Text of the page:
imperial

(redirected from imperialism)
Also found in: Dictionary, Thesaurus, Encyclopedia, Wikipedia.
Related to imperialism: colonialism
References in periodicals archive ?
Dr Sulehria's research 'Media imperialism in India and Pakistan' published by the Routledge in 2018 is an important contribution to media studies particularly in the context of South Asia.
Author Farooq Sulehria, who at the time of publication was senior teaching fellow at the School of Oriental and African Studies, London, breaks interesting new ground, first by concentrating on two countries that are underrepresented in the media imperialism literature, namely India and Pakistan, and secondly, by arguing that far from globalization having displaced media imperialism, it has intensified media dependency of these countries on the imperial centers.
The Bolivian president also has said that imperialism "constantly conspires and what we are seeing now economic aggression, economic wars have resulted in imperialism being able to again have geopolitical control in our region."
'In his fight, there were traitors and lapdogs of imperialism like (Emilio) Aguinaldo.
Critique: Deftly written, exceptionally well organized and presented, "Imperialism in the Twenty-First Century" is as informed and informative as it is thoughtful and thought-provoking.
The subject of this Palgrave Study in the History of Economic Thought is Rosa Luxemburg and her theory of accumulation and imperialism. As the introduction explains (p.
Our project in this article will be to explore some of the issues that are of crucial importance for anyone trying to come to grips with the logic of the fictions which provided the ideological backbone of British imperialism. If one agrees with Hobsbawm and Said that "the Age of Empire cries out for demystification" (Hobsbawm, The Age of Empire 5) and that "fictions have their own logic and their own dialectic of growth or decline" (Said, Orientalism 62), one is faced with the question of how such a revisionist project of exploring and demystifying the fictions of British imperialism is to be undertaken.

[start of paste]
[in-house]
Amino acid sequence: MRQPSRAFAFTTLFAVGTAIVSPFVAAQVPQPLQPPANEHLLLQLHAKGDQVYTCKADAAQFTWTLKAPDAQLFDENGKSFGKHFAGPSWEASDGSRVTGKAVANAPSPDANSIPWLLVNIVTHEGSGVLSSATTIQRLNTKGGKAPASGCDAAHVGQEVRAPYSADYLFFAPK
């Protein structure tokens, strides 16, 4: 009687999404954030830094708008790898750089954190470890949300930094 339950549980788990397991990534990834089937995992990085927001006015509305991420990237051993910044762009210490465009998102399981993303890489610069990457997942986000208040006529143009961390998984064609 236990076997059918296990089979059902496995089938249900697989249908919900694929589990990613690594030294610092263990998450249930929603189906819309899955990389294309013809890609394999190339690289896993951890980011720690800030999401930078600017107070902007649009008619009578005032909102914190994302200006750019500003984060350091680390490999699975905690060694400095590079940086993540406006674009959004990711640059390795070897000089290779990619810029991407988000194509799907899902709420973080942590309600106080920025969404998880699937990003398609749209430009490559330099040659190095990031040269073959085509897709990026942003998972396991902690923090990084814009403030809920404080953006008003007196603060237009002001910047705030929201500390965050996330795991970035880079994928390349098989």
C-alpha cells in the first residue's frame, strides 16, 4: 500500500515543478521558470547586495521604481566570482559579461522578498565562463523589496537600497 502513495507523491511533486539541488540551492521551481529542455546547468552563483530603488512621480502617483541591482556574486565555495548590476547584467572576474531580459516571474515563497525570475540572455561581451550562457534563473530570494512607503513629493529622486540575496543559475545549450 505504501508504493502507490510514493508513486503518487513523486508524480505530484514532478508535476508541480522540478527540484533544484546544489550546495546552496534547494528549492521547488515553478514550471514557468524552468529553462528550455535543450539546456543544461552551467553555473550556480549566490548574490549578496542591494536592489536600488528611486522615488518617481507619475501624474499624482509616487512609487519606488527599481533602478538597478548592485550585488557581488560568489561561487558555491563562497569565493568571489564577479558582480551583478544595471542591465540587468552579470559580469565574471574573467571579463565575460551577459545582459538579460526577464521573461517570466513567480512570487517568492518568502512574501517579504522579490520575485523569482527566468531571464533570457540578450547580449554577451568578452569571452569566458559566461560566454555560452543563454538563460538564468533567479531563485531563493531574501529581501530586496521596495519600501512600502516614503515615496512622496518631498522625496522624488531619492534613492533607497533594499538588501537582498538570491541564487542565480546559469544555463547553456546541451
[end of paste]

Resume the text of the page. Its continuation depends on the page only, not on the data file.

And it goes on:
So hegemonic imperialism has a limited time to do its dividing and ruling.
These semi-official framers of Catholic imperialism encountered comparable (albeit more consequential) difficulties when they tried reconcile Spain's New World conquests with their own academic conceptions of "just war" and "natural law." In Chapter Three, Richard Tuck explores some of the ways in which European imperial expansion during the early modem period drove political rulers into alliances with non-European "infidels." Here too was an inherent contradiction between the demands of realpolitik in forging alliances with Islamic powers, and the thrust of domestic programs to enforce internal Catholic and/or Protestant orthodoxy.
Synthesizing a number of perspectives, including Marx's theory of capital, Foucault's biopolitics, Gilles Deleuze and Felix Guattari's critique of capitalism, Japanese modernist discourse of erotic-grotesque (ero-guro), Tanabe Hajime's absolute dialectics, and the bio-philosophy of Minakata Kumagusu, he argues that Japanese imperialism was characterized by a central, unresolvable struggle between two forces: the erotic--"the vital productivity of desire"--and the grotesque--"the violent usurpation of this desire by hegemonic power" (Marx's "capital").
Cliff expounded that the Arab feudal and semi-capitalist leaders desired a partnership with British imperialism in an effort to block the objective capitalist development of a working class which threatened their own destruction (Rock 1938b, 1945, 1947).
The role of railways in the era of new imperialism, from roughly the 1850s through to the 1930s, remains a lively topic.